While there were supervising animators used on Pinocchio, they animated fewer shots of a character than you might think. Ward Kimball was the supervisor for Jiminy Cricket. A fast count shows 285 shots of Jiminy, of which Ward Kimball animated only 47, or 16.5 %. Kimball's animation is most visible in the early sections of the film where Jiminy first enters Geppetto's workshop and Pinocchio comes to life. After Pinocchio's release from Stromboli's birdcage, Kimball's shots don't appear again until Pinocchio and Lampwick are playing pool on Pleasure Island. Then his animation doesn't show up again until the film's final shots, with Jiminy talking to the wishing star.
Bernie Wolf does 40 shots of Jiminy. Don Towsley does 51. Woolie Reitherman does 46. John Elliotte does 42. The shot count doesn't necessarily reflect footage, but it does give an indication that Kimball's contribution, on screen at least, was a minority of Jiminy.
There are roughly 186 shots of Geppetto, admittedly many of them only hands or feet as he's interacting with pets or clocks. Of these, Art Babbitt animated 67, or slightly more than a third of all shots. Bill Tytla animated 23 Geppetto shots, all in the opening sequences.
How much did the supervising animators contribute to other animators' shots? Did the supervisors supply poses or timing? Were they responsible for the hand-outs, where they would go over what was needed in each shot with another animator before that animator would start work? Would they call for changes on other animators' work before it was viewed by the sequence director and the overall directors?
I'm sure that involvement varied by supervisor and by which animator they were supervising. I doubt that Art Babbitt had to work as carefully with Bill Tytla on Geppetto as he did with Bill Shull, Walt Kelly or Don Patterson. Did the supervising animators give as much attention to action scenes as they did to personality scenes?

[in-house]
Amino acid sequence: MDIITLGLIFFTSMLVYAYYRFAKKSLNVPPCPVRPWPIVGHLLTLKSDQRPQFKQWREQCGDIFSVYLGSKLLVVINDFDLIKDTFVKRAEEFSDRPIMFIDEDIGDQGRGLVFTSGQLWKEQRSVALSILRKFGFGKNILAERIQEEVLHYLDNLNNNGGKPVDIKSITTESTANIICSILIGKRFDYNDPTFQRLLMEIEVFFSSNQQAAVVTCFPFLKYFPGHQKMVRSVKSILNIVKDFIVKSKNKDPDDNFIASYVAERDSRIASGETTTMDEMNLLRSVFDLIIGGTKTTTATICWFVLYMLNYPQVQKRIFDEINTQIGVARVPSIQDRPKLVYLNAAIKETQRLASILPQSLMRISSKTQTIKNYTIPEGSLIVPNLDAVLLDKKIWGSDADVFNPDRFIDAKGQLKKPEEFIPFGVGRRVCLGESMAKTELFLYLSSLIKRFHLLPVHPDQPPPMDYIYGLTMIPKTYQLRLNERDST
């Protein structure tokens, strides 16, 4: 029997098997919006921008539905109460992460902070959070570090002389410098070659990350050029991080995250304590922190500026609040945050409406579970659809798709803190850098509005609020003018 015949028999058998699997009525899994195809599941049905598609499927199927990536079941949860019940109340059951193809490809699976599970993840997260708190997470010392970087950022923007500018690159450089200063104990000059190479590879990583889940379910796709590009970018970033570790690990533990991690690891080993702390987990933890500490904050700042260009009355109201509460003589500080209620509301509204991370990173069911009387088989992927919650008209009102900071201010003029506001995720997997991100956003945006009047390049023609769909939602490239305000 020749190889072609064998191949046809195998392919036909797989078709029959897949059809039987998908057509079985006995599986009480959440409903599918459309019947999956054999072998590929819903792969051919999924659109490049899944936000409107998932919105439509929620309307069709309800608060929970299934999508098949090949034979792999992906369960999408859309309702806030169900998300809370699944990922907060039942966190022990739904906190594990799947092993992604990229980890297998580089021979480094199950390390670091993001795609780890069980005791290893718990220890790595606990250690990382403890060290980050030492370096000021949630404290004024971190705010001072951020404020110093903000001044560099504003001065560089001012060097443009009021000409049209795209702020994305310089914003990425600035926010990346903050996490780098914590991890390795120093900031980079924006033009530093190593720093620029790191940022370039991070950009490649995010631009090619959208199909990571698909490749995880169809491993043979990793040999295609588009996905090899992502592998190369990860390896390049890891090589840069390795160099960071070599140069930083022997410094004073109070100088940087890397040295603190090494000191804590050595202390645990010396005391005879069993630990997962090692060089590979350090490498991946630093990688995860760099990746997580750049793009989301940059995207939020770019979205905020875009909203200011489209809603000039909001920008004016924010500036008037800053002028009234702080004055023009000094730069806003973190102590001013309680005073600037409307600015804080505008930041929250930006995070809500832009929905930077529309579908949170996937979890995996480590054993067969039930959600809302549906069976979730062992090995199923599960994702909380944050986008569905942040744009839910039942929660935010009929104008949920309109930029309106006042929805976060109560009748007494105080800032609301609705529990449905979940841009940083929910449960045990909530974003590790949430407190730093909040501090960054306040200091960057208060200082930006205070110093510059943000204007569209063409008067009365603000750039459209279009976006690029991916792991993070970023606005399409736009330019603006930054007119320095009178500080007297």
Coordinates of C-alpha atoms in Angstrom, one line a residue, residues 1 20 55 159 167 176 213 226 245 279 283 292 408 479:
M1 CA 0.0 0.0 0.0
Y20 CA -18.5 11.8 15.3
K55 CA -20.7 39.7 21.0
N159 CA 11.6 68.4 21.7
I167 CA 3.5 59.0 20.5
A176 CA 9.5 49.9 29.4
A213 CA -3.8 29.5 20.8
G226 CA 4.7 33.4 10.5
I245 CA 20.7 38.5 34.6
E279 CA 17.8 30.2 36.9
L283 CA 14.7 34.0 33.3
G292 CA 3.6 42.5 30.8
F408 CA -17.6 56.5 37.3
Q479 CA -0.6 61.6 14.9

While Ward Kimball and Art Babbitt were interviewed multiple times, I don't recall reading anything detailing how they worked a supervisors. I certainly wish more of that information was available in print.
This is probably my last post on Pinocchio, at least as part of this series. I want to thank Hans Perk and Michael Sporn again for supplying the animator draft. While I've never had any contact with Alberto Becattini, I owe him a thanks for his database of animators. Many of the less well-known animators and effects animators on Pinocchio were new to me and Becattini's database allowed me to make intelligent guesses as to first names.
For those of you with long memories (or have bothered to access my archives), you'll know that I did mosaics for shorts before tackling Pinocchio. I think that I'll be returning to the shorts for at least a while, though I wouldn't rule out another feature sometime in the future. One other thing I very much want to try is to analyze individual animated shots. I don't know if words are sufficient to explain everything happening on screen, but I want to take a stab at it.